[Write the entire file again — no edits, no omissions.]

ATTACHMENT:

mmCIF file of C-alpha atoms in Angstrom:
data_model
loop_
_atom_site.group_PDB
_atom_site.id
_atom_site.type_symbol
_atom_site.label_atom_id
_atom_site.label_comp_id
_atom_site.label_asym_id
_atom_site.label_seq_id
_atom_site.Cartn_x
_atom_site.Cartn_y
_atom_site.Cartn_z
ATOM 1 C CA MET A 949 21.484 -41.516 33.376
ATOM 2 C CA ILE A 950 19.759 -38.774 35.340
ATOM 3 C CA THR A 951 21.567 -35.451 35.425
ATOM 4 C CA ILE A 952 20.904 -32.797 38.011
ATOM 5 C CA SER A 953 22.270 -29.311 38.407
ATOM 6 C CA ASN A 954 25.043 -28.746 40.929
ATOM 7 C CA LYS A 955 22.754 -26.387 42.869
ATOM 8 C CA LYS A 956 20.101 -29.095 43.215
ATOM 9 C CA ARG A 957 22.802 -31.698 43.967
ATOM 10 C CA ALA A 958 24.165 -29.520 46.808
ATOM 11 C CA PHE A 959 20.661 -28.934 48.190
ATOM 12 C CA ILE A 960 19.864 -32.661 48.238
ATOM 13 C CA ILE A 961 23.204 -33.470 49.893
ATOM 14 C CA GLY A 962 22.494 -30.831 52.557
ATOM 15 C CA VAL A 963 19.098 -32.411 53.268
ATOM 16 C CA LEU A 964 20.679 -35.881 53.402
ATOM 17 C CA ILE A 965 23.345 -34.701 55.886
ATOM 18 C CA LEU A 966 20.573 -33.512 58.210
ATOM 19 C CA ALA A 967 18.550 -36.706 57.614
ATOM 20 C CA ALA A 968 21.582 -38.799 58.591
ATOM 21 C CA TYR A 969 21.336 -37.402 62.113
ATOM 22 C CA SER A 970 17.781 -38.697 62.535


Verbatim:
mmCIF file of C-alpha atoms in Angstrom:
data_model
loop_
_atom_site.group_PDB
_atom_site.id
_atom_site.type_symbol
_atom_site.label_atom_id
_atom_site.label_comp_id
_atom_site.label_asym_id
_atom_site.label_seq_id
_atom_site.Cartn_x
_atom_site.Cartn_y
_atom_site.Cartn_z
ATOM 1 C CA MET A 949 21.484 -41.516 33.376
ATOM 2 C CA ILE A 950 19.759 -38.774 35.340
ATOM 3 C CA THR A 951 21.567 -35.451 35.425
ATOM 4 C CA ILE A 952 20.904 -32.797 38.011
ATOM 5 C CA SER A 953 22.270 -29.311 38.407
ATOM 6 C CA ASN A 954 25.043 -28.746 40.929
ATOM 7 C CA LYS A 955 22.754 -26.387 42.869
ATOM 8 C CA LYS A 956 20.101 -29.095 43.215
ATOM 9 C CA ARG A 957 22.802 -31.698 43.967
ATOM 10 C CA ALA A 958 24.165 -29.520 46.808
ATOM 11 C CA PHE A 959 20.661 -28.934 48.190
ATOM 12 C CA ILE A 960 19.864 -32.661 48.238
ATOM 13 C CA ILE A 961 23.204 -33.470 49.893
ATOM 14 C CA GLY A 962 22.494 -30.831 52.557
ATOM 15 C CA VAL A 963 19.098 -32.411 53.268
ATOM 16 C CA LEU A 964 20.679 -35.881 53.402
ATOM 17 C CA ILE A 965 23.345 -34.701 55.886
ATOM 18 C CA LEU A 966 20.573 -33.512 58.210
ATOM 19 C CA ALA A 967 18.550 -36.706 57.614
ATOM 20 C CA ALA A 968 21.582 -38.799 58.591
ATOM 21 C CA TYR A 969 21.336 -37.402 62.113
ATOM 22 C CA SER A 970 17.781 -38.697 62.535